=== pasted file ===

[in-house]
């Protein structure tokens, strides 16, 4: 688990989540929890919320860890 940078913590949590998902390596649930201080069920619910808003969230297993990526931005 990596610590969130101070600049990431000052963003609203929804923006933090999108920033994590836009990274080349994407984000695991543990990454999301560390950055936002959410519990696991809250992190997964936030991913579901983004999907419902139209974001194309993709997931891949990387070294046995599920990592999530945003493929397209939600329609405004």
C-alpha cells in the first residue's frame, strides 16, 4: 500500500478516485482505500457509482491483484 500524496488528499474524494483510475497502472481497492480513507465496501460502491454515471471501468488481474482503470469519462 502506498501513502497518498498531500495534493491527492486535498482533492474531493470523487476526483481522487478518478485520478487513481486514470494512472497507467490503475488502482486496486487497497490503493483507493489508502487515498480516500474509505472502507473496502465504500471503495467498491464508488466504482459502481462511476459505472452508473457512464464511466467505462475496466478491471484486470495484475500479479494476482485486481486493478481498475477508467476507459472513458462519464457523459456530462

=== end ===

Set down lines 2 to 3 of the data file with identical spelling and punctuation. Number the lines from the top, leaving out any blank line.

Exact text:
């Protein structure tokens, strides 16, 4: 688990989540929890919320860890 940078913590949590998902390596649930201080069920619910808003969230297993990526931005 990596610590969130101070600049990431000052963003609203929804923006933090999108920033994590836009990274080349994407984000695991543990990454999301560390950055936002959410519990696991809250992190997964936030991913579901983004999907419902139209974001194309993709997931891949990387070294046995599920990592999530945003493929397209939600329609405004």
C-alpha cells in the first residue's frame, strides 16, 4: 500500500478516485482505500457509482491483484 500524496488528499474524494483510475497502472481497492480513507465496501460502491454515471471501468488481474482503470469519462 502506498501513502497518498498531500495534493491527492486535498482533492474531493470523487476526483481522487478518478485520478487513481486514470494512472497507467490503475488502482486496486487497497490503493483507493489508502487515498480516500474509505472502507473496502465504500471503495467498491464508488466504482459502481462511476459505472452508473457512464464511466467505462475496466478491471484486470495484475500479479494476482485486481486493478481498475477508467476507459472513458462519464457523459456530462